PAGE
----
I agree that in principle that space exploration bot unmanned and manned should be privatized, but we have signed on to national and international political agreements. These internation treaties encompasses national laws, and many countries have passed national space legislation in recent years. The Outer Space Treaty requires parties GOVERNMENTS to authorize and supervise ALL national space activities, including the activities of non-governmental entities such as commercial and non-profit organizations. The Outer Space Treaty also incorporates the UN Charter by reference, and requires parties to ensure that activities are conducted in accordance with other forms of international law such as customary international law (the custom and practice of states). The government oversight and controlt of any commercial space activities beyond the scope of the satellite communications industry and even the experimental Space Plane put such restrictions such that commercial investment
      is not only high risk economically but not worth the government red tape. I went through this in the 1980's when Fairchild Space in Germantown Maryland, tried a commerical venture that had so many government roadblocks it was abandoned.

  • Chezwick_Mac

    Budgetary realities are going to preclude a lot of things that would otherwise be desirable. Defense and national security is more important than space-travel in the minds of most, and it too will have to take a big hit if we're ever going to justify massive entitlement cuts.

    In my recent discourse with liberal/lefties at politicususa.com, the ONE thing they agreed with me about was my acknowledgment that an insolvent America could no longer afford the status of being a global super-power. It was music to their ears. The difference between us of course is that I see the end of that status as a NECESSARY EVIL, that the world will be a more dangerous, insecure place without America's leadership, but that we simply don't have the money to continue playing the role of world-policeman.

    In the warped universe of the left, America's declining status is an intrinsic good, the end of "imperialism." They're eager for the vacuum to be filled by despots and totalitarians.

    • Wesley69

      They share the same vision as their leader, President Obama.

      As for space, it is the last frontier. The country controling space, controls this planet. It is the military high ground. We surrender it at our peril. The Chinese and or the Russians will surely take advantage of our absence from space, and if and when we return, we will be behind them in capabilities.

      • Chezwick_Mac

        It's a tragedy, to be sure. But when you're $14Trillion in debt for having lived high on the hog for so long, there's not a whole lot that can be done. If we're ever going to sell the end of the entitlement culture to a soft, pampered populace (and I have serious doubts we will be able to), we can't be diverting countless billions to aircraft carriers and space-ships.

        Then again, we could just carry on like business as usual and wait for the coming crash.

        • Wesley69

          Forget about the coming crash if there is no defense. Forget about life as usual if either Russia or China control space. Hard choices need to be made for sure. Waste needs to be addressed. The Bureaucracy in Washington needs to be addressed. The Bureaucracy running the entitlements needs to be addressed. Government needs to be smaller. Lets start with abolishing the Departments of Education, Energy, Housing & Urban Development, freezing all salaries of government workers, cutting benefits that are overly generous.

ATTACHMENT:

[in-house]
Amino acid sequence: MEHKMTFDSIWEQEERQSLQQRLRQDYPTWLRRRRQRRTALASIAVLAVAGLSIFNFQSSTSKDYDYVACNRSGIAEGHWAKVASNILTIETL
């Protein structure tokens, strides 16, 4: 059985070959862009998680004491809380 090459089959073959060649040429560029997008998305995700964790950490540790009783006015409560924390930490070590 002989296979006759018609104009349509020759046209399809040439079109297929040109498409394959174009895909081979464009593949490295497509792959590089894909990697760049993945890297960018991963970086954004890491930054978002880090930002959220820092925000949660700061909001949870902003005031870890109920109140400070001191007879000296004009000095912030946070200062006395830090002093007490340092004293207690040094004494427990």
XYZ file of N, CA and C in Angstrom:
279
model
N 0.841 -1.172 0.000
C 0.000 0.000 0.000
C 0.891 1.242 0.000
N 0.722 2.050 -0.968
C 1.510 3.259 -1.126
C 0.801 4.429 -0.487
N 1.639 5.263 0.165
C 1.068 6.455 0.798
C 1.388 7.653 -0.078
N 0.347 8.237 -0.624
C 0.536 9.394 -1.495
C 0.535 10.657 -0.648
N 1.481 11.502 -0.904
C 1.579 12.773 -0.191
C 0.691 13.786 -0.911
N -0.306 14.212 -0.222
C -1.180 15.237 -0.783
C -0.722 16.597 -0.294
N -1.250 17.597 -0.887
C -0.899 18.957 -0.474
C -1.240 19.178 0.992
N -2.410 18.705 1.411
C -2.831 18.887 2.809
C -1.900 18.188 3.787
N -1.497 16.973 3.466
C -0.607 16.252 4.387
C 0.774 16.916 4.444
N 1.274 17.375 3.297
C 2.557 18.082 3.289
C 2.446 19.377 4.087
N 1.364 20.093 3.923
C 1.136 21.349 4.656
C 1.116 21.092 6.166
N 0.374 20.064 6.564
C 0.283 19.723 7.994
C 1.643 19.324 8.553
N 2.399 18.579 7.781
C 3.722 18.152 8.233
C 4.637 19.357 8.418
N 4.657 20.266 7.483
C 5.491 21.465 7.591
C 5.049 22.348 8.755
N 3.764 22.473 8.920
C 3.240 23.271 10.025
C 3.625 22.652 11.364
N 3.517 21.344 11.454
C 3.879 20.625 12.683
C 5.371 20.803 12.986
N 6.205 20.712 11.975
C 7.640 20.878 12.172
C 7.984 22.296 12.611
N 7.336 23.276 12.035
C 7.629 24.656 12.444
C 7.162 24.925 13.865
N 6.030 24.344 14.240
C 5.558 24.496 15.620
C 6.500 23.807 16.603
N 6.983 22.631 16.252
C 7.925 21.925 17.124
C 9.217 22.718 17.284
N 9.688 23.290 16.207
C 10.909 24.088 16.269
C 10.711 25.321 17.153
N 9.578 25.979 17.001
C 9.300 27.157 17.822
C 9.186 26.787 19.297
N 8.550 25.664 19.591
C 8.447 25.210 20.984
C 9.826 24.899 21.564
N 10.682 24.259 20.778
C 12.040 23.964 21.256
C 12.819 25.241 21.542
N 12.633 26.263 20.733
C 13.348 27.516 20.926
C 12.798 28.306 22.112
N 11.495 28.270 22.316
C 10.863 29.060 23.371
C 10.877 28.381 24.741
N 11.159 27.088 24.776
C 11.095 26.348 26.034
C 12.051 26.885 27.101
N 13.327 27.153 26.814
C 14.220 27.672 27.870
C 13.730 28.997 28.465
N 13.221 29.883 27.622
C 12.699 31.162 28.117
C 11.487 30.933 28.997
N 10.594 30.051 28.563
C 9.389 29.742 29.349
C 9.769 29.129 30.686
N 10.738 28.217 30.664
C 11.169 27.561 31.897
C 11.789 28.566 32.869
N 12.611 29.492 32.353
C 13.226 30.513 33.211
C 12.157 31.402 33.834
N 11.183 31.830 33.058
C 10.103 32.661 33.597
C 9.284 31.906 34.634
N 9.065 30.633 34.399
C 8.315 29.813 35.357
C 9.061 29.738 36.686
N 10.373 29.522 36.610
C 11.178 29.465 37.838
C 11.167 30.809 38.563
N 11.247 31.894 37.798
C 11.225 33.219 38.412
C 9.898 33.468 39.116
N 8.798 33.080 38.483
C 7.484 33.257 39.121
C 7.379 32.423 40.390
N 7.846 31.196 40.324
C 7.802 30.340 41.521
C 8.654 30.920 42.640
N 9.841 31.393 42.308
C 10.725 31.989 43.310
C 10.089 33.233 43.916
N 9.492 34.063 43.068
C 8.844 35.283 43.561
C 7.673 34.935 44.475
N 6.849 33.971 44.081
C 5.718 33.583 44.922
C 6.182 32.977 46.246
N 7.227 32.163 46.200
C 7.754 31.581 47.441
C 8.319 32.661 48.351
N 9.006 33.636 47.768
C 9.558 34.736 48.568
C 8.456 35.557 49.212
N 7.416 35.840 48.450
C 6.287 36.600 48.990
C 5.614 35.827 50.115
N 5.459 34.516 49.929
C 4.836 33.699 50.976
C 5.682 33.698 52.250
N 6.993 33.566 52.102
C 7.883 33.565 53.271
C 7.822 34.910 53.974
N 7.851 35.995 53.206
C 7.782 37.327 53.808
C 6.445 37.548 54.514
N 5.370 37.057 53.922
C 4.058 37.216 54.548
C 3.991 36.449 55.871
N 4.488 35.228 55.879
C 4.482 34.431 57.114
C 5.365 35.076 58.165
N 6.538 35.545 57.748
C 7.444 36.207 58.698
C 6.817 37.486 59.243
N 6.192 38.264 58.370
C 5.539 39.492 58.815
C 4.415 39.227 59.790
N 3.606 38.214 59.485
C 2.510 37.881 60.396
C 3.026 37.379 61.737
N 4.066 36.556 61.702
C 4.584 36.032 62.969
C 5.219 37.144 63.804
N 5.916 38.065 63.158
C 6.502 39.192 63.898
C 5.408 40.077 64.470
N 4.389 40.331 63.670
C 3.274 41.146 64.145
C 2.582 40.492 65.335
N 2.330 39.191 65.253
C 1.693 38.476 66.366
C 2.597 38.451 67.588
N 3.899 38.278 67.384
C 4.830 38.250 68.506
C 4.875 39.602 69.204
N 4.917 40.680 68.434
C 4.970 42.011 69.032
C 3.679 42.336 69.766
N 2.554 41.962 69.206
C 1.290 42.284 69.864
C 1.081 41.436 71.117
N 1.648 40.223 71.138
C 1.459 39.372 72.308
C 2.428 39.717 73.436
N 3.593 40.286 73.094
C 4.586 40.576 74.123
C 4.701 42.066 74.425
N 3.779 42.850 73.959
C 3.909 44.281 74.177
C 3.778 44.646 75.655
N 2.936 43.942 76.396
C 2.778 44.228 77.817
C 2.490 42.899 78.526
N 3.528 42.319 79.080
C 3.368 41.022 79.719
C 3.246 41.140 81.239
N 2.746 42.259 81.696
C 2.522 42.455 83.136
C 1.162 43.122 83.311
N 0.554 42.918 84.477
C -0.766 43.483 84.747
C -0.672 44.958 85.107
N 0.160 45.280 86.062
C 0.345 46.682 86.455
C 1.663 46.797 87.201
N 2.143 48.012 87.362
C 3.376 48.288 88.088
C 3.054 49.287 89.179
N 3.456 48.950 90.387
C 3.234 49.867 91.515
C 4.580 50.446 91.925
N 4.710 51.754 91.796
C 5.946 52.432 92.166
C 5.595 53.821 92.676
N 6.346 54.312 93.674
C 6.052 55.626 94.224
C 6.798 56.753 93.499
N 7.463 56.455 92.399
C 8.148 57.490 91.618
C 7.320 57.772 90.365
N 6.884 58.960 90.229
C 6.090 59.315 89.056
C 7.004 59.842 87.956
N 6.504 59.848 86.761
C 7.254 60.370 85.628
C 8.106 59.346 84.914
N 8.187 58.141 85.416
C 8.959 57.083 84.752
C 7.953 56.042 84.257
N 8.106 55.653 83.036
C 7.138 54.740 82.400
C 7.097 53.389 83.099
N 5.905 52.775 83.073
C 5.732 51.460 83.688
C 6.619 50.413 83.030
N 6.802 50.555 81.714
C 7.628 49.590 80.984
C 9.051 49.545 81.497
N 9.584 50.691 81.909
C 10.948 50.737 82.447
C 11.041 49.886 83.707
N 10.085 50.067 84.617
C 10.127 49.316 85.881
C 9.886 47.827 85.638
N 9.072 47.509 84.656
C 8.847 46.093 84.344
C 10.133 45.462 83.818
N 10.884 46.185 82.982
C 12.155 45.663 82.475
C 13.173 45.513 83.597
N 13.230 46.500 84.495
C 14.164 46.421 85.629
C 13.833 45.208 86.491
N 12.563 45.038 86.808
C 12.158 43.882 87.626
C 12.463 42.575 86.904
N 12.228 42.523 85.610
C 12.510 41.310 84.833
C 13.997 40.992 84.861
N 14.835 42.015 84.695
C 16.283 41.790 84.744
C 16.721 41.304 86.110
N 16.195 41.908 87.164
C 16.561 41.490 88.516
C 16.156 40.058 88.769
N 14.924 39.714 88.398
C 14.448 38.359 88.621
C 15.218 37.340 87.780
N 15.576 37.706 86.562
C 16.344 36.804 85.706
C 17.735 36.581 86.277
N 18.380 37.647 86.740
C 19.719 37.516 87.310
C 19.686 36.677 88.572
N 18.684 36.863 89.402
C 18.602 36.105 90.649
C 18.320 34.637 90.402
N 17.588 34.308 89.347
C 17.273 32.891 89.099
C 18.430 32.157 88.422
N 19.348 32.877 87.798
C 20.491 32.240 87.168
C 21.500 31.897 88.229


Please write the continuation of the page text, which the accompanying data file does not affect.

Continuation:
• Chezwick_Mac

            Friend, I've been a foreign policy hawk my entire life…a huge proponent of both defense and NASA. I understand exactly where you're coming from. The difference between us is that I've modified my expectations to conform to new realities.

            You can talk all you want about the need for cuts, but when it's finally happening, literally millions of lives are going to be affected….many of them children. The change in culture and mentality is going to be HUGE. We'll never build even a rough consensus for as long as we continue spending hundreds of billions annually on defense/space.

            I'm looking past the …"we need to do this"…"we need to do that"…and am actually trying to visualize the painful decisions involved, the ingrained constituencies – mostly poor – that will be disenfranchised and impoverished…and all of it absolutely necessary if we're ever going to overcome our fiscal problems. The necessary changes will never come off without corresponding cuts to defense, space, and corporate welfare.

          • Wesley69

            I tip my hat to you. Since I was in college back in the 70"s, I've been a student of the US government. Now in retirement I have had even more time to study the government. I understand the need to get our house in order. Paul Ryan of Wisconsin has such a plan. It will be painful. But certain things I hope, the government will not cut, but increase funding for; one being our need to have the capacity to put men into space. Spaceships that can carry defense hardware, satellites in space. Maybe we should postpone the Moon and Mars missions, but should China and Russia militarize space, a written agreement isn't going to help us.

          • Chezwick_Mac

            Certainly agree with the last sentence. Hell, China has already tested a laser weapon in space and successfully destroyed one of their own satellites (creating a mass of space debris).

            The whole frigg'n subject matter is depressing. Truth is, I don't think we have the collective wisdom or maturity to ever get our spending problem under control.

          • Wesley69